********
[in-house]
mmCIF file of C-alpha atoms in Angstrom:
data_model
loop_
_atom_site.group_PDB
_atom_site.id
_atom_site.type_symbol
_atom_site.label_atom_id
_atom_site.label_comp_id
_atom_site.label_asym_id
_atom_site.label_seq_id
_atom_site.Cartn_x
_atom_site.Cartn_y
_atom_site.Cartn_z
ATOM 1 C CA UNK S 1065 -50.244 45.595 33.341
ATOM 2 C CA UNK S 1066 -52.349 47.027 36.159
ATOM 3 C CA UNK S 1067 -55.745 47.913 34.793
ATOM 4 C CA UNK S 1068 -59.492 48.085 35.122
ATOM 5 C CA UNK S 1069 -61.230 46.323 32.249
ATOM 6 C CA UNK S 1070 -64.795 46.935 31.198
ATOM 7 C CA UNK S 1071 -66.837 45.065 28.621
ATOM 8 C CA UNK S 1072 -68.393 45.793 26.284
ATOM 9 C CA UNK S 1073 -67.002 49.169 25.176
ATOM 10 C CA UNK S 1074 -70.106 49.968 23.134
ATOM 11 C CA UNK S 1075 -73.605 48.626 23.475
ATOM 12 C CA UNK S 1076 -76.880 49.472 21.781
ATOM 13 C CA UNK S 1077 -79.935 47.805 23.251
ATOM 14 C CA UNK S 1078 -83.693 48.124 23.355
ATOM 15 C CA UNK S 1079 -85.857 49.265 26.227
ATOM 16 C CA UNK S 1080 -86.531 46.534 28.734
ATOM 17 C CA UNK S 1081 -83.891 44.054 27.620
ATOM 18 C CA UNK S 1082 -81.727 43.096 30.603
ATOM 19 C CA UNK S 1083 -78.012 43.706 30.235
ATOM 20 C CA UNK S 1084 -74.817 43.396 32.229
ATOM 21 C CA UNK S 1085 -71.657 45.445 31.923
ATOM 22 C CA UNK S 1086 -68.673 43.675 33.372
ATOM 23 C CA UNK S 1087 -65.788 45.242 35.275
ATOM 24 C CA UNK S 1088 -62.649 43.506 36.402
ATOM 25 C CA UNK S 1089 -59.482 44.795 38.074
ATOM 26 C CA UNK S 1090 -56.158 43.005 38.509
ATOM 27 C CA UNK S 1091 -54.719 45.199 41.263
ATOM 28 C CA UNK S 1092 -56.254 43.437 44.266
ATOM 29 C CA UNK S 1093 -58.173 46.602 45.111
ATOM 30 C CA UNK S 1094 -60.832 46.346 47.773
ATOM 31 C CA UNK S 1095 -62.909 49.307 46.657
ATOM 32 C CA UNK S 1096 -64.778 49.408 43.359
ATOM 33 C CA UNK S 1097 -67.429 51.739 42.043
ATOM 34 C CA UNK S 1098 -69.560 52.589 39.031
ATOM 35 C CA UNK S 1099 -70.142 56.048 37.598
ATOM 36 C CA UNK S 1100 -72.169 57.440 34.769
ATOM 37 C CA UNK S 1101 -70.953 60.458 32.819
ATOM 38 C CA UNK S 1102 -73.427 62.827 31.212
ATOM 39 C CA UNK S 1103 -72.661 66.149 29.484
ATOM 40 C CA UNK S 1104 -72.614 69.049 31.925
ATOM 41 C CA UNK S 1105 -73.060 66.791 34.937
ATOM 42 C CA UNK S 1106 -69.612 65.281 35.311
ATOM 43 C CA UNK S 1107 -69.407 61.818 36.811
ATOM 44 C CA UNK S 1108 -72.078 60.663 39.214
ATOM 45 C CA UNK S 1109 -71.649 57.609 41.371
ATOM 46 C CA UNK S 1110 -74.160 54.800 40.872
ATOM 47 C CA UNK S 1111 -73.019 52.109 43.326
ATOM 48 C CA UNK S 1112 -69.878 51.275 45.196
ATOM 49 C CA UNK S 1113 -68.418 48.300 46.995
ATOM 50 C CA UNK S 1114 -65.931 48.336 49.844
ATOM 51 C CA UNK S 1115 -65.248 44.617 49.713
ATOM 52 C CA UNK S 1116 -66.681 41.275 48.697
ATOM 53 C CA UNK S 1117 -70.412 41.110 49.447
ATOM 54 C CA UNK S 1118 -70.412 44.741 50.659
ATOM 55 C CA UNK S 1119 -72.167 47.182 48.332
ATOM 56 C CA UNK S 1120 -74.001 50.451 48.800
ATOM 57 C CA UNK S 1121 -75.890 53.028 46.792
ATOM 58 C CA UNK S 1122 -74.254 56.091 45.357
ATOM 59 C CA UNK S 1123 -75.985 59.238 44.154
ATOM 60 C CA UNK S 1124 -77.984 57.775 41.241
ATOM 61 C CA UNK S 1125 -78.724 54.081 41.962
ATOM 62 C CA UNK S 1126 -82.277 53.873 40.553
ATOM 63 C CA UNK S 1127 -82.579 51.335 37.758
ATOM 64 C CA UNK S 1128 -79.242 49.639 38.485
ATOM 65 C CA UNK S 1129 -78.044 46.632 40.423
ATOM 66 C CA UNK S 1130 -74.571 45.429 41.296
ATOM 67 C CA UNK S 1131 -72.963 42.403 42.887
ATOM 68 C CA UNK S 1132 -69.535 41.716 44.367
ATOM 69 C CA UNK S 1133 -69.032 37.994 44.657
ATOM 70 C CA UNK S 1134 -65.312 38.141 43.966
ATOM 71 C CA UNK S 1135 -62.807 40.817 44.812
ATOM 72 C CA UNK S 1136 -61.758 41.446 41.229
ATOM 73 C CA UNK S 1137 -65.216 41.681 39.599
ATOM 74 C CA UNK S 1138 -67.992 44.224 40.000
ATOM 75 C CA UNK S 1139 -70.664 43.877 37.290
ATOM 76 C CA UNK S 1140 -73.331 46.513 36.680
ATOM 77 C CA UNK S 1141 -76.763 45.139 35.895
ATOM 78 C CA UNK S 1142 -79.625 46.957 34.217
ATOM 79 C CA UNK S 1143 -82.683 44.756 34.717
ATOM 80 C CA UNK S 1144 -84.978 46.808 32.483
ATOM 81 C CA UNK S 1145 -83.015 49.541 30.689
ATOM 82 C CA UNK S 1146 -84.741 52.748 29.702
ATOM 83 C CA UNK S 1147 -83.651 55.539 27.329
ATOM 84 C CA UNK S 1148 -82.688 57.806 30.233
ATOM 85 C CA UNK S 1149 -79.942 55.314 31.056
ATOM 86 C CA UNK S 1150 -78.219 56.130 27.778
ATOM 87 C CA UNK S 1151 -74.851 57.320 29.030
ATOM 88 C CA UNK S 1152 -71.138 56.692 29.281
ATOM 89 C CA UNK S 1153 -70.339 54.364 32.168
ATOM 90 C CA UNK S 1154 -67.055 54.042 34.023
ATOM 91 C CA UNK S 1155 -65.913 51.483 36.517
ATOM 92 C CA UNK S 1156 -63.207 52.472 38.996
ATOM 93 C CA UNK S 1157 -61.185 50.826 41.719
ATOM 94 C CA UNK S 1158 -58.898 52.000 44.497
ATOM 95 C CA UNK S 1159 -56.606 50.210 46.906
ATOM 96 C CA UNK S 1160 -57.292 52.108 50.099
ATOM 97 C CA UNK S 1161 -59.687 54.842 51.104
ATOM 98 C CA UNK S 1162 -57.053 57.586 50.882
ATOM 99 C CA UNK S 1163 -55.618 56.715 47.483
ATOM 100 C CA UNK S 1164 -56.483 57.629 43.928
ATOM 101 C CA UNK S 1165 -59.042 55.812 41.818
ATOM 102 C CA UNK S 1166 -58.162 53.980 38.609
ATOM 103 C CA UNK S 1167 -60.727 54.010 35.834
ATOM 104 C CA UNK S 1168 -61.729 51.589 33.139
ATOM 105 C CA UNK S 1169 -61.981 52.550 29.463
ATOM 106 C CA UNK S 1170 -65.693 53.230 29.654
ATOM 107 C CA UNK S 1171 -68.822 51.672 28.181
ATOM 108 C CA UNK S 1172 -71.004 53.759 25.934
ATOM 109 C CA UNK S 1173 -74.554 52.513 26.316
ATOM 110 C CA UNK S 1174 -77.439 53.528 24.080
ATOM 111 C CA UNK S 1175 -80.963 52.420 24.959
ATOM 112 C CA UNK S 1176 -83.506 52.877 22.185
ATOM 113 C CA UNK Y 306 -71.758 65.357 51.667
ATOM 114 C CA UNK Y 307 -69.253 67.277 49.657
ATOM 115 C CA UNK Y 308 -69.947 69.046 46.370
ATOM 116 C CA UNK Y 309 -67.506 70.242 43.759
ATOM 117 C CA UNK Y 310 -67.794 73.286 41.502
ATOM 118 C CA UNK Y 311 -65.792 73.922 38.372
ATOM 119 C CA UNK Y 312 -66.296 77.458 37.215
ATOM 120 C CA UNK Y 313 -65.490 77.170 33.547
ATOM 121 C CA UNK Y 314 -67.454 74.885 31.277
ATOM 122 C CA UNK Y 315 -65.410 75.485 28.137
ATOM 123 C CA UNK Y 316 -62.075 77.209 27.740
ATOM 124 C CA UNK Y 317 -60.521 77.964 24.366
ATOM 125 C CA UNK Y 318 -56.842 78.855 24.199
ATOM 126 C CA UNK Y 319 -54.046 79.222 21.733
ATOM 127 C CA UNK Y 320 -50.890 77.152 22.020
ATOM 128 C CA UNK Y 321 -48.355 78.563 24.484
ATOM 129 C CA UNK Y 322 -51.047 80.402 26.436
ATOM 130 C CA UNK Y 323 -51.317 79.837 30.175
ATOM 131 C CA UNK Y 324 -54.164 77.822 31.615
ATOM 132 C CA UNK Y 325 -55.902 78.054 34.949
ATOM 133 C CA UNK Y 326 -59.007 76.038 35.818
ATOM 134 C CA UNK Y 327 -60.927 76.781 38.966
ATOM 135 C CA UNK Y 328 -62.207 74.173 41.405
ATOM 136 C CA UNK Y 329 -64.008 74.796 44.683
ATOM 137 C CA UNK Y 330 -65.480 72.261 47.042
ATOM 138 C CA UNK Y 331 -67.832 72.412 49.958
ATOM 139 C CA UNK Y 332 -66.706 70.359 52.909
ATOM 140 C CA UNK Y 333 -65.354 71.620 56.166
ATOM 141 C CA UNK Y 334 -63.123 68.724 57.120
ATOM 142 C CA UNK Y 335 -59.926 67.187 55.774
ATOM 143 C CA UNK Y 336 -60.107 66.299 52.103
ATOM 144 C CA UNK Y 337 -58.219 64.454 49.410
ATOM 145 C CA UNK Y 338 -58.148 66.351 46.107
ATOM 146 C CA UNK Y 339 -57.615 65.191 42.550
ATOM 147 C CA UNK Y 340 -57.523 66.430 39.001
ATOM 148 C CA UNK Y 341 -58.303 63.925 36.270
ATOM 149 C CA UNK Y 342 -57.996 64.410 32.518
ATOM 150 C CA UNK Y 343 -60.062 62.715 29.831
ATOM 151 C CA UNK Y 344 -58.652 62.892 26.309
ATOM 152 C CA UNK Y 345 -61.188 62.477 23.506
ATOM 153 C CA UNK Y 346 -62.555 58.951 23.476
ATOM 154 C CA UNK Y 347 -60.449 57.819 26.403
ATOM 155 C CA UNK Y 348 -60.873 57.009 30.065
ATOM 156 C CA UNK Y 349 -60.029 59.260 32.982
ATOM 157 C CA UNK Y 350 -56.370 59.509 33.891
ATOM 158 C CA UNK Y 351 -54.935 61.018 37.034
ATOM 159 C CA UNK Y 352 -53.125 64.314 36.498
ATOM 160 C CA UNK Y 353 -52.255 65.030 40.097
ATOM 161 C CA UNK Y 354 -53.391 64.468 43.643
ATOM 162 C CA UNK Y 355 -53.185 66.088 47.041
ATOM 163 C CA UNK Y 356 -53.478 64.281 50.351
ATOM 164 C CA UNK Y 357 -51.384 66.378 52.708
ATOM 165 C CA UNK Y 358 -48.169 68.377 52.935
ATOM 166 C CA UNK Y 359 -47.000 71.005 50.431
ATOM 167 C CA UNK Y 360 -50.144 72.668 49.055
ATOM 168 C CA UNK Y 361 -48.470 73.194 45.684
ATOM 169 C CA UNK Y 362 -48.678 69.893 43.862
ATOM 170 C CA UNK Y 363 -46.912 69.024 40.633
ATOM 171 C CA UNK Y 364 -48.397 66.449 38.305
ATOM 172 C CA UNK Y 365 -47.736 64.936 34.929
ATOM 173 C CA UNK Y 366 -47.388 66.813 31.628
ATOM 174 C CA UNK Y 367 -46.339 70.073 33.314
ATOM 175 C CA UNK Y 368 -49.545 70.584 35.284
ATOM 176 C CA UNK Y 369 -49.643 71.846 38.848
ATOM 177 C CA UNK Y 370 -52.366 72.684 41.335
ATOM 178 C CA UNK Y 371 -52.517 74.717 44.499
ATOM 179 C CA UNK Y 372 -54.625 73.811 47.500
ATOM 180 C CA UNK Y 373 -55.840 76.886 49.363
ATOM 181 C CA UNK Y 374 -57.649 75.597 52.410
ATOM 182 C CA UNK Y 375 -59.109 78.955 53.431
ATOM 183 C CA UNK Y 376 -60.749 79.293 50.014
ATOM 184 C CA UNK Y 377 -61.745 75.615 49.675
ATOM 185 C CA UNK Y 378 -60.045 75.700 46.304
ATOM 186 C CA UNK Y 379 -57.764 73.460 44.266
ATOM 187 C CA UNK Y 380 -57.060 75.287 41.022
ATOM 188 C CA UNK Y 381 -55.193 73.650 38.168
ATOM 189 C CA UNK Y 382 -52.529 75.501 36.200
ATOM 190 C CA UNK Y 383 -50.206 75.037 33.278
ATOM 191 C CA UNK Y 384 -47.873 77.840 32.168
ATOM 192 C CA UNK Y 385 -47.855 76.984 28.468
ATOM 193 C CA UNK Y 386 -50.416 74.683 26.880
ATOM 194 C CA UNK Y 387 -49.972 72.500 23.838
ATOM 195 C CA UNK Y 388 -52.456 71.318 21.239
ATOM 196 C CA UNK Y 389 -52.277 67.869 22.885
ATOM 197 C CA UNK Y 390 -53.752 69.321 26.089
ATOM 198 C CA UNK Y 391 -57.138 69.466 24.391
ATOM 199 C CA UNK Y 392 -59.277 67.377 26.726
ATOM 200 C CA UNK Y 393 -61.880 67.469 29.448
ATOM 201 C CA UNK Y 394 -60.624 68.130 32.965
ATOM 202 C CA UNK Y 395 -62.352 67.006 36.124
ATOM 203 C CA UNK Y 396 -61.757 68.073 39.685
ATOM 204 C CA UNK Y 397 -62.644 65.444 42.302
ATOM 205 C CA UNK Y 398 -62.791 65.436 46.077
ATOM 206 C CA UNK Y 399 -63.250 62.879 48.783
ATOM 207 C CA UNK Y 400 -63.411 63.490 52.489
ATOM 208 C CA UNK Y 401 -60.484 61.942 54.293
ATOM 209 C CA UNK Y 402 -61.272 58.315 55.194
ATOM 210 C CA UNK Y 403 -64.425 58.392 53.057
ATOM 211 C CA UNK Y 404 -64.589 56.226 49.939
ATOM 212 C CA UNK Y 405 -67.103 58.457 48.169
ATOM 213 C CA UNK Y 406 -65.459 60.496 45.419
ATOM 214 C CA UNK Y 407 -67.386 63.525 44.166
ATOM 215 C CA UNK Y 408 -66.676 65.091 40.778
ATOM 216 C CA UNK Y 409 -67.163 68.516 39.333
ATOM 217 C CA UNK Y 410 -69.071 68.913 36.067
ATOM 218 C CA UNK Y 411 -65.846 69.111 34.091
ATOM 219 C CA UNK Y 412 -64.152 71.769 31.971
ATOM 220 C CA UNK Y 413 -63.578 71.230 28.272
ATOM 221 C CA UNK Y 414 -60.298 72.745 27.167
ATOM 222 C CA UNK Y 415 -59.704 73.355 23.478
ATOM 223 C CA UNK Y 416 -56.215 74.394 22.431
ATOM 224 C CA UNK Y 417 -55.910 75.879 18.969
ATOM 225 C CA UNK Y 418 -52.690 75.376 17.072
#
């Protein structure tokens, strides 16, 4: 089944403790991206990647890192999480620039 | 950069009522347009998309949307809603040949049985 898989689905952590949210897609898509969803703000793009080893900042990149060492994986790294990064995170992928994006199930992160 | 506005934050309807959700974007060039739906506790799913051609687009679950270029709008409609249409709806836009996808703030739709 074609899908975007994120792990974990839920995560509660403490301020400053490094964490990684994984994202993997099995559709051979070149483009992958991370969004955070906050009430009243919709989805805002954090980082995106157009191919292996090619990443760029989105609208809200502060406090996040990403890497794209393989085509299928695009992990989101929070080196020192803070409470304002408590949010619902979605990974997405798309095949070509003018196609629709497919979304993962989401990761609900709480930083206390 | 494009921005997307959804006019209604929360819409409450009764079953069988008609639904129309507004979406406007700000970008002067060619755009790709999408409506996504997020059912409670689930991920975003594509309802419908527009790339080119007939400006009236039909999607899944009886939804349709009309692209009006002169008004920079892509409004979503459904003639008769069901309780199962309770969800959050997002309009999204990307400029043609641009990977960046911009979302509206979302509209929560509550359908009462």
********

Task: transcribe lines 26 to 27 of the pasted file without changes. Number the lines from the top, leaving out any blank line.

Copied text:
ATOM 12 C CA UNK S 1076 -76.880 49.472 21.781
ATOM 13 C CA UNK S 1077 -79.935 47.805 23.251